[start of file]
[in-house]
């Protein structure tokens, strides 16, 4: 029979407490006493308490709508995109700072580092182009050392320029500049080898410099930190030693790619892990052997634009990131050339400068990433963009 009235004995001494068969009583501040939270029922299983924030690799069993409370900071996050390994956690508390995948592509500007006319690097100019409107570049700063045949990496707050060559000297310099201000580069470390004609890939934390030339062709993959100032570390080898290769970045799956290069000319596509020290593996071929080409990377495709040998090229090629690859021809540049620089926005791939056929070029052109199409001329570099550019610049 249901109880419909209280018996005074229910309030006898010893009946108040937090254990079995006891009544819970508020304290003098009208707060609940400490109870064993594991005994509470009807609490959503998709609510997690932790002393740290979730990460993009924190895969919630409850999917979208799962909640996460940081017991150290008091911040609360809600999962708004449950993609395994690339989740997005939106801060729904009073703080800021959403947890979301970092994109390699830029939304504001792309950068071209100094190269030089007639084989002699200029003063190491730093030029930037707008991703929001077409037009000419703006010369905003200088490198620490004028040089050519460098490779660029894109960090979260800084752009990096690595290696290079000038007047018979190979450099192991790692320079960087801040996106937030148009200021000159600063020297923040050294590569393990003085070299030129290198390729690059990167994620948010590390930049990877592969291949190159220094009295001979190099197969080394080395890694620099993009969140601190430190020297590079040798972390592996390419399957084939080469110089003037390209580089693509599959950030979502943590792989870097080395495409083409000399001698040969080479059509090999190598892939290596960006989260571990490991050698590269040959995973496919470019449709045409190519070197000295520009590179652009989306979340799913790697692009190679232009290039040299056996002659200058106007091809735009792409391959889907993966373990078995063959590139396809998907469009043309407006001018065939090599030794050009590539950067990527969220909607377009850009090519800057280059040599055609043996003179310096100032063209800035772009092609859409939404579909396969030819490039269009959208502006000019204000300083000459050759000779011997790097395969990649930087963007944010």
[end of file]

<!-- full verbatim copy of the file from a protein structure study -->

[in-house]
């Protein structure tokens, strides 16, 4: 029979407490006493308490709508995109700072580092182009050392320029500049080898410099930190030693790619892990052997634009990131050339400068990433963009 009235004995001494068969009583501040939270029922299983924030690799069993409370900071996050390994956690508390995948592509500007006319690097100019409107570049700063045949990496707050060559000297310099201000580069470390004609890939934390030339062709993959100032570390080898290769970045799956290069000319596509020290593996071929080409990377495709040998090229090629690859021809540049620089926005791939056929070029052109199409001329570099550019610049 249901109880419909209280018996005074229910309030006898010893009946108040937090254990079995006891009544819970508020304290003098009208707060609940400490109870064993594991005994509470009807609490959503998709609510997690932790002393740290979730990460993009924190895969919630409850999917979208799962909640996460940081017991150290008091911040609360809600999962708004449950993609395994690339989740997005939106801060729904009073703080800021959403947890979301970092994109390699830029939304504001792309950068071209100094190269030089007639084989002699200029003063190491730093030029930037707008991703929001077409037009000419703006010369905003200088490198620490004028040089050519460098490779660029894109960090979260800084752009990096690595290696290079000038007047018979190979450099192991790692320079960087801040996106937030148009200021000159600063020297923040050294590569393990003085070299030129290198390729690059990167994620948010590390930049990877592969291949190159220094009295001979190099197969080394080395890694620099993009969140601190430190020297590079040798972390592996390419399957084939080469110089003037390209580089693509599959950030979502943590792989870097080395495409083409000399001698040969080479059509090999190598892939290596960006989260571990490991050698590269040959995973496919470019449709045409190519070197000295520009590179652009989306979340799913790697692009190679232009290039040299056996002659200058106007091809735009792409391959889907993966373990078995063959590139396809998907469009043309407006001018065939090599030794050009590539950067990527969220909607377009850009090519800057280059040599055609043996003179310096100032063209800035772009092609859409939404579909396969030819490039269009959208502006000019204000300083000459050759000779011997790097395969990649930087963007944010």